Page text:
The Land of Make-Believe
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“What are you boys up to?” Rachel Stubert stood in the doorway to the family’s rather cluttered garage. Her son Bobby’s overactive imagination had skillfully constructed yet another huge mess, but had had some help from Caleb’s imagination. Caleb’s imagination was staying for the night. The two imaginations were best friends, and proved that some partnerships were more than the sum of their parts, for the two together always made a bigger mess than the two could apart.
“What was all that noise? Did something fall?”
The boys looked at each other for a brief moment before Caleb answered.
“Nothing fell Mrs. Stubert, that was us. We were trying to finish up the antimatter cannons so we could protect the house against all the aliens. You won’t have to worry with us around. We’re gonna have the biggest, most powerful antimatter cannons in the world.”
“Yeah,” chirped Bobby, “they’re the best, too. Our antimatter cannons are gonna create a force field around the antimatter shot, so it all stays together and hits where its supposed to. So see, Mom? You don’t have to worry about the house. We’ll protect you.”
Rachel sighed as she looked around at the once only slightly cluttered garage. Where mere disorganization and dust had been before now lay a conglomeration of screwdrivers, broom handles, wrenches, coat hangers, two funoodles and a hammer. It was plain to see that the kids were having the time of their lives, but Rachel was exhausted from a long day of housework and family chores.
“Well, I hope you can finish up in twenty minutes, because when I come back then, I want all of this mess cleaned up. You put everything back where you found it. And did you get permission from Daddy to use his tools?”
“Yes ma’am. Daddy said we could use them this morning before he went to work.”
Of course Ron would let them. He never missed an opportunity to stimulate Bobby’s imagination, and he wouldn’t have to clean up the mess anyway.
“Okay, just make sure that you clean this up in twenty minutes. I’ll be back then.”
Not being in the mood to argue, she left the boys with those words, and a resolve to talk to her husband about letting Bobby watch so many episodes of Star Trek. The boy’s imagination was already going to make adjusting to the real world difficult for him, so he hardly needed something to make the gap between make-believe and reality even more fantastic. All this nonsense about antimatter cannons would never get him a job or put him through college. She knew about the successful writers, who supported themselves by their imagination through literature, but those were few and far between, and she had to think about what was best for Bobby. She told herself that she would bring it up to Ron after the boys were in bed.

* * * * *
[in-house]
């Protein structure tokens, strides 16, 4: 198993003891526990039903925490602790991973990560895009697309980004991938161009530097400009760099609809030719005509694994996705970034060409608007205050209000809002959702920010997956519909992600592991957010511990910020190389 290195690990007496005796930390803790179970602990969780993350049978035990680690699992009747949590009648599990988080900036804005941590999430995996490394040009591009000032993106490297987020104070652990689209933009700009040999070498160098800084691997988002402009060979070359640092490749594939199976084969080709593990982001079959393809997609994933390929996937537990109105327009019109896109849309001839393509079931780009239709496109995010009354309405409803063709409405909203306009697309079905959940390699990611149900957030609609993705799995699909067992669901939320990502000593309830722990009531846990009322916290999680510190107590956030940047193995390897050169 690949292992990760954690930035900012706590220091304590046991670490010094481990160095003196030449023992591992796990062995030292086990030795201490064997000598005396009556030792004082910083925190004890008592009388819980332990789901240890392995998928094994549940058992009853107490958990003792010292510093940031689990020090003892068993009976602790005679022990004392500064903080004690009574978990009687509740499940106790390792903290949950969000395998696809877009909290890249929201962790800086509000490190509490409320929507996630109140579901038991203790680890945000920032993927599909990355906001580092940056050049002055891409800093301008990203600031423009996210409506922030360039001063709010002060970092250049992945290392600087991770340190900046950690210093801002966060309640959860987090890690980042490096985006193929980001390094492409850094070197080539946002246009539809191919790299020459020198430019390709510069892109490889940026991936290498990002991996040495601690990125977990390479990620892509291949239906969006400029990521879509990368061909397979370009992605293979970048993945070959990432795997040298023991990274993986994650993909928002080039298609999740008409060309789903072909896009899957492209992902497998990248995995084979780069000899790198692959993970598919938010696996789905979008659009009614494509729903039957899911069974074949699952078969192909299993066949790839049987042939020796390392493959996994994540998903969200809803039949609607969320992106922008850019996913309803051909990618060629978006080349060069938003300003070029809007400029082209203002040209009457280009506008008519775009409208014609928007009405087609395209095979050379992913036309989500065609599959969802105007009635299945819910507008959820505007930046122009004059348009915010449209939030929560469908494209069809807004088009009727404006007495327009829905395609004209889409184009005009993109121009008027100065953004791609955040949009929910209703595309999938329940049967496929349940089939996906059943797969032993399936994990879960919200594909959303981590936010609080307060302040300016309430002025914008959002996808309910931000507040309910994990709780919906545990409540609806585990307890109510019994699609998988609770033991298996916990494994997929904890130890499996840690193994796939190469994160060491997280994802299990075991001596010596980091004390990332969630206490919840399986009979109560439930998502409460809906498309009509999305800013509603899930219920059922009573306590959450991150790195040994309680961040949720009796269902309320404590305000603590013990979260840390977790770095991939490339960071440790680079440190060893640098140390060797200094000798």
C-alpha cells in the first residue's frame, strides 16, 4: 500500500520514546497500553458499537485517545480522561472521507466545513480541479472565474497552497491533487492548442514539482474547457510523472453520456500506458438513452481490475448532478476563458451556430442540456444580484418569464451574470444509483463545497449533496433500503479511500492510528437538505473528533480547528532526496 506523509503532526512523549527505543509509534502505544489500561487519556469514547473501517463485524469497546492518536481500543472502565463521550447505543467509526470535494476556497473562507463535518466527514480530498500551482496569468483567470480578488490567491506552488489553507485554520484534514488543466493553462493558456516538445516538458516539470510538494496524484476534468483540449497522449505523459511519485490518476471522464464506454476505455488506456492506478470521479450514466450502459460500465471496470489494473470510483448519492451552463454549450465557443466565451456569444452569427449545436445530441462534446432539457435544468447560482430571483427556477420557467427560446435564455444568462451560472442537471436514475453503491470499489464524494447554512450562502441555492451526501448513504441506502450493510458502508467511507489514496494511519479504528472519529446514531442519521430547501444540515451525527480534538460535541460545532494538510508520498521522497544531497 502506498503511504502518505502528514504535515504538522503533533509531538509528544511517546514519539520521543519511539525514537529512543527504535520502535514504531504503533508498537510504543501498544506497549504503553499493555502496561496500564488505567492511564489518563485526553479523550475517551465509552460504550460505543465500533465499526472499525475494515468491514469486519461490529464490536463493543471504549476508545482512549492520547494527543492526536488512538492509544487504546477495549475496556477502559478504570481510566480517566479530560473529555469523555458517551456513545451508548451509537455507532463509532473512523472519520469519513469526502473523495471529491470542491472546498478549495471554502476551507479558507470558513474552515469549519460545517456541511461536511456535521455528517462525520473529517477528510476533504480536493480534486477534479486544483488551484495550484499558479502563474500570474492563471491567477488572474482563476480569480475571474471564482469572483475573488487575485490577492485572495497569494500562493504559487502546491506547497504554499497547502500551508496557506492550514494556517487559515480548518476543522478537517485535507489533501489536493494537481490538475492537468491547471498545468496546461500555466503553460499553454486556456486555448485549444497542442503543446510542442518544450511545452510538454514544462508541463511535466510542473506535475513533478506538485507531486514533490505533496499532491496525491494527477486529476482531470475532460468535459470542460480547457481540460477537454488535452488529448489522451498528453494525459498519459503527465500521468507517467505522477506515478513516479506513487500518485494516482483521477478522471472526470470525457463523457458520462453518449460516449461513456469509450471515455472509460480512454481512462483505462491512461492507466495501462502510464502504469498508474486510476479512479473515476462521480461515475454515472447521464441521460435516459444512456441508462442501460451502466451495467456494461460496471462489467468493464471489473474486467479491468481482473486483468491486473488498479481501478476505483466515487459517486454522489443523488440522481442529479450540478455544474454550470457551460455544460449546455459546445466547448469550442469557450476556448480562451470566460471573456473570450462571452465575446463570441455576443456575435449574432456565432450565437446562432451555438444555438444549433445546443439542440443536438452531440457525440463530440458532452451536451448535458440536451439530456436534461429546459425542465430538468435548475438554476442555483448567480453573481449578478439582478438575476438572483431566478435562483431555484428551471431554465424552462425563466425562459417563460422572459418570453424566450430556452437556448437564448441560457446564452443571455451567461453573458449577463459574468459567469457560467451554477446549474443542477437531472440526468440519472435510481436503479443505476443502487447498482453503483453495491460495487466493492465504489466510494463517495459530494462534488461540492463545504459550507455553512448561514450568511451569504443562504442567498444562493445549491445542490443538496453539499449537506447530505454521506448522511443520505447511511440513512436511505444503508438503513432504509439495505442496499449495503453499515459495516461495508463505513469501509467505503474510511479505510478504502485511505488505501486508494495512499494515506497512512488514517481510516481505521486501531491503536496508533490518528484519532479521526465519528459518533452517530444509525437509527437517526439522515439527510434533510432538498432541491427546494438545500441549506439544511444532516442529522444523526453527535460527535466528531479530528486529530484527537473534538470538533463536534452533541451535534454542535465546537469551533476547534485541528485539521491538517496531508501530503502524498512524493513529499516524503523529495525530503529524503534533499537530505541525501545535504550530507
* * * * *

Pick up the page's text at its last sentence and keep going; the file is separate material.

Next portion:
After she put the finishing touches on dinner and noted that the allotted twenty minutes had passed, she went to inspect the job the boys had done in the garage. She was shocked to see a spotless garage floor, but disappointed to notice that the boys had not put away the components of their completed projects. They were now proudly displaying their newly manufactured weapons to Rachel. She listened to each boy talk about how his was better at this at the expense of that, their reasons for choosing those particular benefits and drawbacks, and even what kind of sounds they thought the guns should make. At the end of their charming speeches, they asked permission to go outside and practice for that night.
“Can we, Mom? Please? I’ll eat all my vegetables at dinner!”
“Can we, please Mrs. Stubert? We need to practice; we won’t hit the aliens if we can’t practice!”
“No, not today. Why don’t you put back all the things you used to build your cannons, wash up and come to dinner? You can make new cannons again some other time.” She hated to tell the two youngsters no, but she had told them to put away all of the things they used to make their “cannons;” she had to stand by her words if she wanted Bobby to respect her later in life. Besides, they could build the same cannons again in the morning and play with them all day.
Caleb and Bobby weren’t so easily dissuaded.
“Mom, I promise I’ll put it all away tomorrow; just please let us have them tonight. Please?”
She thought for a moment. It was hard to balance being a fun parent with being a practical one. In the end, she decided that letting the boys keep the monstrosities overnight wouldn’t hurt too much. She could reinforce Bobby’s respect for her with some other issue that would likely come up that night.